Analysis of the Political and Social Consequences for Iran of the 1979 Revolution

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Analysis of the Political and Social Consequences for Iran of the 1979 Revolution

When Ayatollah Khomeini ousted Mohammed Reza Shah and ended the Pahlavi dynasty in the revolution of 1979 many political and social consequences took place. These consequences were due to vital decisions made by him but also due to repercussions of the revolution itself. With Iran being dominated predominantly by monarchies for the past several decades with the most recent being the Pahlavi dynasty the public had been through an era of radical yet superficial ‘modernisation’ and ‘westernisation’. Khomeini entered his rule with an extremist Islamic rule that was non-existent under the previous Shahs and this was bound
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With a country backed by a 99% Shi’ite population he moved the country in the direction of a theocracy. This is one of the major political consequences of the ’79 revolution and it meant that over time Khomeini was able to abolish the Shahs regime, eradicating many of the top members of his regime, and create an Islamic Republic Party in 1979, and eventually make this the state party. The Ayatollah had to deal with foreign influence within the country. The Shah had welcomed western influence into the country but Khomeini disliked this dependence and his revolution ended up in a bitter quarrel with western powers such as the US and Britain. The quarrel rose to new levels when members of the Iranian public took American embassy workers hostage and were not released until 1980. The consequence was a ruined diplomatic tie with the Carter government and western powers alike.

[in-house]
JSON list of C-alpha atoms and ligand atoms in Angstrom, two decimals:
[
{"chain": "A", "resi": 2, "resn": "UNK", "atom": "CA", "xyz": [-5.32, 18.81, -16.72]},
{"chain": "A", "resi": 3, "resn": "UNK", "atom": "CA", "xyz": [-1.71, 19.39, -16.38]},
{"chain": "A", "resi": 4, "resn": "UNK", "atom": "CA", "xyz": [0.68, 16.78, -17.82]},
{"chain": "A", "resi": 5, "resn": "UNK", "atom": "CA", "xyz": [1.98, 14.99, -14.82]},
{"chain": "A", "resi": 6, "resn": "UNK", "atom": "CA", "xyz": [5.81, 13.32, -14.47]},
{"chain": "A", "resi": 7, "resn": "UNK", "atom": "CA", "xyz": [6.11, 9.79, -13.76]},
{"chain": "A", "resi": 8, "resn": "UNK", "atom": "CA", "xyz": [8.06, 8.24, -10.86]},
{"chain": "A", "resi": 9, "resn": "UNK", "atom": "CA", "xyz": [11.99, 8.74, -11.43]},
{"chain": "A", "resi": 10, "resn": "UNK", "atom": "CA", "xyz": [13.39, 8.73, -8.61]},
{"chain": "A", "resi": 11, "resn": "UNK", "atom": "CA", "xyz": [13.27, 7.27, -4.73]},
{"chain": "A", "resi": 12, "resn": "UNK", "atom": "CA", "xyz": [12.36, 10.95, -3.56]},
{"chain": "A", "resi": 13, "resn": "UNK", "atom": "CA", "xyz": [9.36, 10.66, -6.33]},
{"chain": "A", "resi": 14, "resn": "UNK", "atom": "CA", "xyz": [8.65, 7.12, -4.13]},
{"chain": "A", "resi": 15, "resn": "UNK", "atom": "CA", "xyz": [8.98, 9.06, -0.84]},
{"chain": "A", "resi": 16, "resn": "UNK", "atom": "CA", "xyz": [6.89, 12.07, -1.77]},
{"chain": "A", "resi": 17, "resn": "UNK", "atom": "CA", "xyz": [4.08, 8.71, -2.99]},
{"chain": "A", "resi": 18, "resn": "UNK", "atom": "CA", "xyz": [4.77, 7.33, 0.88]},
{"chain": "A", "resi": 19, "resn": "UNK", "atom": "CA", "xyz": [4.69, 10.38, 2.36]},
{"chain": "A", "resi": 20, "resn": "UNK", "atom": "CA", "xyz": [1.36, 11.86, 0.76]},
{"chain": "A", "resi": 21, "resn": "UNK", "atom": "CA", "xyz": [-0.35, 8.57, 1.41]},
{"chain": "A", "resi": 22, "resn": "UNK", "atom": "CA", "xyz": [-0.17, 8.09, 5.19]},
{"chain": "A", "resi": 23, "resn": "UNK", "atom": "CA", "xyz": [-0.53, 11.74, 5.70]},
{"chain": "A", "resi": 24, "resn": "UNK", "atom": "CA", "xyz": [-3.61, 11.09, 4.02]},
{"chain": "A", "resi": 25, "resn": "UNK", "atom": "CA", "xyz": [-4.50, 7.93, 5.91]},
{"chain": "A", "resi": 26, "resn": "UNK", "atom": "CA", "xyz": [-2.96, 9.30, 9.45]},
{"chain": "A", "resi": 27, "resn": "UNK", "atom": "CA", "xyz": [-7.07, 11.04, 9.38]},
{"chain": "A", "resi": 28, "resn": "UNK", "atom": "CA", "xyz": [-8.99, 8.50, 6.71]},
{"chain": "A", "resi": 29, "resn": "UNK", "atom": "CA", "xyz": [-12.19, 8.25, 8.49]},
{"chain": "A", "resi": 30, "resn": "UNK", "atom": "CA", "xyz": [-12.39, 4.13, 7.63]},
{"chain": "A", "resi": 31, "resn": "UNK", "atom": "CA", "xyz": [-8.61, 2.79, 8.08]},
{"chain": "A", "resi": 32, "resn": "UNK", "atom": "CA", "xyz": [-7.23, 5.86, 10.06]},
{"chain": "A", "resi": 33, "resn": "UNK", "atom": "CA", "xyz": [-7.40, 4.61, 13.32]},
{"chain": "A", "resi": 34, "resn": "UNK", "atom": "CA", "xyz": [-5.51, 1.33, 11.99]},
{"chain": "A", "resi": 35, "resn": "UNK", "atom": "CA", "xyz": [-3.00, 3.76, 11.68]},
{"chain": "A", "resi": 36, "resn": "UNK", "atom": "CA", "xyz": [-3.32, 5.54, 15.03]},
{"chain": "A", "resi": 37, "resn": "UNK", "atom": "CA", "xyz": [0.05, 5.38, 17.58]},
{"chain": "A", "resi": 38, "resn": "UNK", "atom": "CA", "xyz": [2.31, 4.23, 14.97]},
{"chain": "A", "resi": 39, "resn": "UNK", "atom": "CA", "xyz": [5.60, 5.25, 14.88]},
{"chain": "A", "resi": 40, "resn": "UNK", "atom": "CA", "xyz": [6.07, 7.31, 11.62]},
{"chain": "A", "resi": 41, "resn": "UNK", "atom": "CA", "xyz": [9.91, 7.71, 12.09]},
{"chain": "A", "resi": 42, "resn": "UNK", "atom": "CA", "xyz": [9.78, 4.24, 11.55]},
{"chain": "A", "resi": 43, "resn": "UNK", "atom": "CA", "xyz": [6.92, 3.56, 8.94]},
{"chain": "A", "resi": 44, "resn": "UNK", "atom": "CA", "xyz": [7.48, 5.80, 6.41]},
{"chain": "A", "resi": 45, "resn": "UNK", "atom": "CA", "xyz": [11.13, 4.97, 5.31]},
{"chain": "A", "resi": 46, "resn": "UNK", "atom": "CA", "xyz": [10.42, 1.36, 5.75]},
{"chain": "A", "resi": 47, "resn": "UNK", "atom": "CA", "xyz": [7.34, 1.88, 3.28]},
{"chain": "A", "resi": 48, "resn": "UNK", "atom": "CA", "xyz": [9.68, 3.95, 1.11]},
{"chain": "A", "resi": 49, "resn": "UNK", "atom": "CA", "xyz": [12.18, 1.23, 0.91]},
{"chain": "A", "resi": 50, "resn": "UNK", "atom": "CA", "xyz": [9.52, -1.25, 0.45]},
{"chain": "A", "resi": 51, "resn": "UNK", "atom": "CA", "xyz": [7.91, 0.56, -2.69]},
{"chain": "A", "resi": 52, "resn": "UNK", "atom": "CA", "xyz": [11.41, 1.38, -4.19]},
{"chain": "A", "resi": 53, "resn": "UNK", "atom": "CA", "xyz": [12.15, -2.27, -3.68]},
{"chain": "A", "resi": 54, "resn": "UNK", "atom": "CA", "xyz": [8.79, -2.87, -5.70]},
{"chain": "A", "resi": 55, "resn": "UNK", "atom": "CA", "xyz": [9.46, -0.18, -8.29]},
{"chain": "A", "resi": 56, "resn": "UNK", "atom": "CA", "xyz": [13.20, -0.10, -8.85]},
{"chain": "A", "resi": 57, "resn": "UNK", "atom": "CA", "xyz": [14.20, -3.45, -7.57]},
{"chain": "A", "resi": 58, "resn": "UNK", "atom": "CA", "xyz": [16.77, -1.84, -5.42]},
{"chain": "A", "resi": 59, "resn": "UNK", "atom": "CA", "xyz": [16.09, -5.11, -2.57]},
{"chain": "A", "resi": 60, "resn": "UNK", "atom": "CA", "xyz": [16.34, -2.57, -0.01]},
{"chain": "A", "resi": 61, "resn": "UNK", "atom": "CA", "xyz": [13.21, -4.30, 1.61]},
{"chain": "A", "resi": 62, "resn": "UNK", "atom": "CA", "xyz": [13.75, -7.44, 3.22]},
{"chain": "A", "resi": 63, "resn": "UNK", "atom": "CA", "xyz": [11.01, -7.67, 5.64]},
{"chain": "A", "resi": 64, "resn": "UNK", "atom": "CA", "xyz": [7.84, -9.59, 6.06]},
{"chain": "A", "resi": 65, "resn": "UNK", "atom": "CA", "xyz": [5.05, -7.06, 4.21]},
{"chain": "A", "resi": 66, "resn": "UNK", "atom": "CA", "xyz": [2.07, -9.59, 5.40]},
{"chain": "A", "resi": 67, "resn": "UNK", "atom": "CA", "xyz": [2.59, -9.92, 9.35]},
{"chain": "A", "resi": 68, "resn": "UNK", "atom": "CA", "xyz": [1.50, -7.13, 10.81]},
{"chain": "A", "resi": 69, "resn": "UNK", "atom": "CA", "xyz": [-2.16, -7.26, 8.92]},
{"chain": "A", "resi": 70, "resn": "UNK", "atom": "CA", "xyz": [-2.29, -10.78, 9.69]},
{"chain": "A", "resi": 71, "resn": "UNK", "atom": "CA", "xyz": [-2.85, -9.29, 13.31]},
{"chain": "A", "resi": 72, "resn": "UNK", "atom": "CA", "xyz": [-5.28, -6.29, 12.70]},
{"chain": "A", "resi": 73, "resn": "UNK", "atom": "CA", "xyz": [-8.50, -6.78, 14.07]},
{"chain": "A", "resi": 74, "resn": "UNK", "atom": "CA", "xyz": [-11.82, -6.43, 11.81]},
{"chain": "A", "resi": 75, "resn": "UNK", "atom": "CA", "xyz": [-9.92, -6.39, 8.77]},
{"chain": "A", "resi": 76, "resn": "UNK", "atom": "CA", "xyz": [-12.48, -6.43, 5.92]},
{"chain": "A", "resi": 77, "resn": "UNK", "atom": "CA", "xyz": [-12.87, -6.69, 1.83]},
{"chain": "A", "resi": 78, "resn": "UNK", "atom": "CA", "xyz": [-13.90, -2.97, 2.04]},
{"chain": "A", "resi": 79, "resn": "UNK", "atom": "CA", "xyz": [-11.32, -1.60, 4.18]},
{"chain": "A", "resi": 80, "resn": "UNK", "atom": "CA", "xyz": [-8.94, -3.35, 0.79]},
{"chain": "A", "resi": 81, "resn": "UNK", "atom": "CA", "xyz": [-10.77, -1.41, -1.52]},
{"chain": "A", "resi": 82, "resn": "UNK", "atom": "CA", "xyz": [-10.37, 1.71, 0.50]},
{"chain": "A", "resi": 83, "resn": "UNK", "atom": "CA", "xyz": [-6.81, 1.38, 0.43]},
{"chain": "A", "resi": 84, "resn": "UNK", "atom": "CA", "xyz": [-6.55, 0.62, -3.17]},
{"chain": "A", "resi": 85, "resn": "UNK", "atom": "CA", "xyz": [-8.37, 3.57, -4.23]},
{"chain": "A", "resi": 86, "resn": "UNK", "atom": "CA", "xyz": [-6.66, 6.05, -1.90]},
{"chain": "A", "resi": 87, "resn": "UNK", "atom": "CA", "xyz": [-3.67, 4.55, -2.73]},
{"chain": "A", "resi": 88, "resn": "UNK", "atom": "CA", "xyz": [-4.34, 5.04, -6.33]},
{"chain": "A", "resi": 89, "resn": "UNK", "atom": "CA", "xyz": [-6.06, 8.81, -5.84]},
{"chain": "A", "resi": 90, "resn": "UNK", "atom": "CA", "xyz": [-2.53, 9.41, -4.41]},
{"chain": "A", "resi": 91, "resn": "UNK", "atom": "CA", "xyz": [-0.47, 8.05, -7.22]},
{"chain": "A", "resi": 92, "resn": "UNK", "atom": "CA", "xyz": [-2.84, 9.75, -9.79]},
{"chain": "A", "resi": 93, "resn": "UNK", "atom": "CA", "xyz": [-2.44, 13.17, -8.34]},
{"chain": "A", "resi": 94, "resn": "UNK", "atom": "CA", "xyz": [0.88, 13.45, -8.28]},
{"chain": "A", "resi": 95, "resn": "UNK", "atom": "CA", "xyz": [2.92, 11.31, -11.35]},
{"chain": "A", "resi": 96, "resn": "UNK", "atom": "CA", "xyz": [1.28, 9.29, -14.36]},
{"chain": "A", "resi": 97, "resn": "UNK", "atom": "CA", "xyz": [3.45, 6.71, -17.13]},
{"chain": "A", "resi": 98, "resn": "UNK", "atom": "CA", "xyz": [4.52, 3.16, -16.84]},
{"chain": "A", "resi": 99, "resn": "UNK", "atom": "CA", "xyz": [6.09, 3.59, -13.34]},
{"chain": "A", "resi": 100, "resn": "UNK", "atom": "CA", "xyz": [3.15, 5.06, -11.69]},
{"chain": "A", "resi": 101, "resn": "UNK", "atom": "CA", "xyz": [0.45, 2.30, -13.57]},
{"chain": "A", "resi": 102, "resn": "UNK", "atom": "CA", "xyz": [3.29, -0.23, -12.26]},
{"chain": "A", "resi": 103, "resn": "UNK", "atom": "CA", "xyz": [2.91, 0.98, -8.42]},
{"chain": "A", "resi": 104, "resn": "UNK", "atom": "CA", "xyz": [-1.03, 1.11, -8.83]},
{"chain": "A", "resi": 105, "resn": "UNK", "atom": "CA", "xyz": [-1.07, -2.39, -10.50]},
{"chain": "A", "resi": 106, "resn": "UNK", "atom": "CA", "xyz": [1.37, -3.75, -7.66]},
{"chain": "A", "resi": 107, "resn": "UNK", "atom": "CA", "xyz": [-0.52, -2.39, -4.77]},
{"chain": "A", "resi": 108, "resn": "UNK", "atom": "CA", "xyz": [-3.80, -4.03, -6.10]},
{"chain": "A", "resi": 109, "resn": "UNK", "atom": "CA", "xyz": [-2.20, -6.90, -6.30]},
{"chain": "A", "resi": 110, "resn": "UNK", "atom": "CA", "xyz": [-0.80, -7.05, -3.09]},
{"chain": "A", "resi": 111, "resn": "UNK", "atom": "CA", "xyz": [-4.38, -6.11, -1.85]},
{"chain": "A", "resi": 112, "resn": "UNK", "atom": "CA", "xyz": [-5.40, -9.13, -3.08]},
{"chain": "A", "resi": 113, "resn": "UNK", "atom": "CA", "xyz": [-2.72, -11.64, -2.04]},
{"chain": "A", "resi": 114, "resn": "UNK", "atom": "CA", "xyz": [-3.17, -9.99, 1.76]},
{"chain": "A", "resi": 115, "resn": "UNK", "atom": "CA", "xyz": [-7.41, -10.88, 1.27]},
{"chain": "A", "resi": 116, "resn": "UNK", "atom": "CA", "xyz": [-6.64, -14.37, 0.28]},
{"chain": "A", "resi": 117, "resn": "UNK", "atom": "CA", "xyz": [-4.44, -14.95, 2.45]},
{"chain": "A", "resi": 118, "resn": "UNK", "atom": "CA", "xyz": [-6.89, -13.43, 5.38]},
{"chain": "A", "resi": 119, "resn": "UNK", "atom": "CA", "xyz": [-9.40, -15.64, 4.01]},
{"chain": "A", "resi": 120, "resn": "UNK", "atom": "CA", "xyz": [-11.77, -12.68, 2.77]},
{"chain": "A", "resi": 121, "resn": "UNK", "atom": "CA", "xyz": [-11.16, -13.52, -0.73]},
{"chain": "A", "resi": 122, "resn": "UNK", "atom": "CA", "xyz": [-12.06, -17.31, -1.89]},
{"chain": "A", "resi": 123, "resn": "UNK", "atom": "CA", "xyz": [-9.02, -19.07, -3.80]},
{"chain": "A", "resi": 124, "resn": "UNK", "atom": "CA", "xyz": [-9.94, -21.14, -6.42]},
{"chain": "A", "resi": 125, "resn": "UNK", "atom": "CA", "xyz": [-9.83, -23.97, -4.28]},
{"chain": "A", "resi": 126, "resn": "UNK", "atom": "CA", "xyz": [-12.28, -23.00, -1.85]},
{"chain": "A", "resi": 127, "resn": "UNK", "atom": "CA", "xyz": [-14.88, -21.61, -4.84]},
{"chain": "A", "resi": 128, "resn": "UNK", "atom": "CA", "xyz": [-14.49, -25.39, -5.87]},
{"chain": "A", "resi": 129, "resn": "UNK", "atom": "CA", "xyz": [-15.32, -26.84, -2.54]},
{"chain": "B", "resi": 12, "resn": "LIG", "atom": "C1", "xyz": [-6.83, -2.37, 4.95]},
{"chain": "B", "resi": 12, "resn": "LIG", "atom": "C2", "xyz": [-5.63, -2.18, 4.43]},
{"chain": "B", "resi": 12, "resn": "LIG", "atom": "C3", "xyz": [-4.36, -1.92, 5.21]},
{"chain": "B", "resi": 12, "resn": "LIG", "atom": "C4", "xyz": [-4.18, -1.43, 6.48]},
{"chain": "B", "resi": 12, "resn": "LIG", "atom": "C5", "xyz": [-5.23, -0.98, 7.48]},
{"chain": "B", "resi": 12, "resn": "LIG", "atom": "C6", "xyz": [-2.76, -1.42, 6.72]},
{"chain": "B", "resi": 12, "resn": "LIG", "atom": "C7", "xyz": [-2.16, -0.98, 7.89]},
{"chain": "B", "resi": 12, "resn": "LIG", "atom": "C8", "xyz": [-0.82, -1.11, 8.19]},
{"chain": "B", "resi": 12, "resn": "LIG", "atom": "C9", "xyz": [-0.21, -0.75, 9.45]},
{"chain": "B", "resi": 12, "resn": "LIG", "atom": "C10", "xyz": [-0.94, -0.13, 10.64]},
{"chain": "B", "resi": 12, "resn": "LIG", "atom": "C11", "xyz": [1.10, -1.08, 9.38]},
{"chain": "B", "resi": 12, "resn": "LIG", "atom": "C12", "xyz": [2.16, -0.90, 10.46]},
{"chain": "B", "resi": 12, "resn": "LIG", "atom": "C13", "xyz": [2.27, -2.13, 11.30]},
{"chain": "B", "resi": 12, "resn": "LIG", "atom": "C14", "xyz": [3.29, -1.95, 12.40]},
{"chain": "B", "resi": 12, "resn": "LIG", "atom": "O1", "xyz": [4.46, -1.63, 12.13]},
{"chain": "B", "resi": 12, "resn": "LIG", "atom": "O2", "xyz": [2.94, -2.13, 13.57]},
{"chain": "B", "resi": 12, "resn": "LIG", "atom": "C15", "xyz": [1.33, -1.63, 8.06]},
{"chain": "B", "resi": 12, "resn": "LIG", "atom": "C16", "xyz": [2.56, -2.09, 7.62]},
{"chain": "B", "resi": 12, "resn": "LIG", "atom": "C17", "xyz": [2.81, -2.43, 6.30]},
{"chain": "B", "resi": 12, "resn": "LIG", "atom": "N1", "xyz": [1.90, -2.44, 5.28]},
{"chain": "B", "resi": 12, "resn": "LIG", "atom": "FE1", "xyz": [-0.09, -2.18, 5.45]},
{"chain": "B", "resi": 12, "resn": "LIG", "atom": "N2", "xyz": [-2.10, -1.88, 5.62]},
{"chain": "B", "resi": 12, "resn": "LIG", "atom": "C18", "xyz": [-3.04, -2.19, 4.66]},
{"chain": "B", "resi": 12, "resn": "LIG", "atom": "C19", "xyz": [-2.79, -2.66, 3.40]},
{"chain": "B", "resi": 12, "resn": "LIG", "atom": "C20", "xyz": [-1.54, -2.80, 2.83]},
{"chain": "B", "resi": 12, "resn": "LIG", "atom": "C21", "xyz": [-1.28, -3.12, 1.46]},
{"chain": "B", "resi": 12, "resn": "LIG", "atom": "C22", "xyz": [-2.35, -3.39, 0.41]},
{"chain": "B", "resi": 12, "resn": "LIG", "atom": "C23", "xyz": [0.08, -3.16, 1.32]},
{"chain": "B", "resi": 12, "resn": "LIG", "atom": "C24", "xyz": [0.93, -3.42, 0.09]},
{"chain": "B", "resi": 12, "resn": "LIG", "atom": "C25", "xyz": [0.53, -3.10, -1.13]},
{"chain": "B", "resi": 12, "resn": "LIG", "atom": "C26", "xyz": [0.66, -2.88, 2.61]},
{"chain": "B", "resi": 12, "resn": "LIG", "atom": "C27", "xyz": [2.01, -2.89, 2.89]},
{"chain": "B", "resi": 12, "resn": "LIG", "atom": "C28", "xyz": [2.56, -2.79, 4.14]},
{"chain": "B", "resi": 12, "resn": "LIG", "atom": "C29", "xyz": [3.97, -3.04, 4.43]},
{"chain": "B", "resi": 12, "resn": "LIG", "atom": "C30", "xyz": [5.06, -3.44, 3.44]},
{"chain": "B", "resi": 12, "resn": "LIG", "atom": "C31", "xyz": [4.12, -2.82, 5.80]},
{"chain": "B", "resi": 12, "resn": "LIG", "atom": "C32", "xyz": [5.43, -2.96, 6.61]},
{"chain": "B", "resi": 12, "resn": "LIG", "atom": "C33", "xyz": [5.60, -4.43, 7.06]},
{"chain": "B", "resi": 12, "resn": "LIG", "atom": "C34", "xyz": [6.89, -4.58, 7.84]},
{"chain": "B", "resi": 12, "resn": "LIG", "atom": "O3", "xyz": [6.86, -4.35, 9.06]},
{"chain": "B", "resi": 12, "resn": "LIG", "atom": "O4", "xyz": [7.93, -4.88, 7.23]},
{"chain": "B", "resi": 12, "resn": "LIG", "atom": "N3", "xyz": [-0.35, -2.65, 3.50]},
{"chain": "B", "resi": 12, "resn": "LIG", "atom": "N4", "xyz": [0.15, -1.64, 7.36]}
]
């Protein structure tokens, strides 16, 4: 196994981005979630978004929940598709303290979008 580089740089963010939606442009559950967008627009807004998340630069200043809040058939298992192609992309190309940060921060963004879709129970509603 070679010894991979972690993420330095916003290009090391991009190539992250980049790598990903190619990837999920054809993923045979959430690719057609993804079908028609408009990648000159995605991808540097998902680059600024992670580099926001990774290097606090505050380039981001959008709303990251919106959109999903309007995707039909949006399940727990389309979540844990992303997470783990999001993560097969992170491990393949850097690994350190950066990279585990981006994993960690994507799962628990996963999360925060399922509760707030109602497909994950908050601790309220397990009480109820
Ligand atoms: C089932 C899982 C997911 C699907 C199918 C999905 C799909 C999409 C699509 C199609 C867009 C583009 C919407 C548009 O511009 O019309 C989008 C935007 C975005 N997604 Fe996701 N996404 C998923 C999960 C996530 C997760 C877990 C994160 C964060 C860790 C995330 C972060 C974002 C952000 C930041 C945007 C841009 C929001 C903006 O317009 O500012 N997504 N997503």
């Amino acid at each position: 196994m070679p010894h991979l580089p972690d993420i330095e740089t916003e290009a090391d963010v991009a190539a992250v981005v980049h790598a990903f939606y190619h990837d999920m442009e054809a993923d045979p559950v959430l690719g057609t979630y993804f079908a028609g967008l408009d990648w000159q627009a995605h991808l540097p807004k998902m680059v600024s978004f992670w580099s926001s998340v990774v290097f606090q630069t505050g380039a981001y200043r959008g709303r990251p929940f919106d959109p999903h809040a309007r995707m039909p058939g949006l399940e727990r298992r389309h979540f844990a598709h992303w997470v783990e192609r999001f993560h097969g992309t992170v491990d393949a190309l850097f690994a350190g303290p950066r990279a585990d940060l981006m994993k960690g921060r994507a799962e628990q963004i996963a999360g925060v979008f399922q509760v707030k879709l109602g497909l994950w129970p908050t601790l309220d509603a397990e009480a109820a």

The Ayatollah destroyed the good relations with the west but he also made himself unpopular with various other Arab states. Anwar Sadat who believed that the west was the way to move on was opposed to the Ayatollah’s view of a completely isolated Islamic republic. Sadat even accepted Mohammed Pahlavi as an exile but he was forced to leave because of his health. Khomeini’s views were popular to the people especially the poverty stricken rural community of Iran but not to other leaders in the region.

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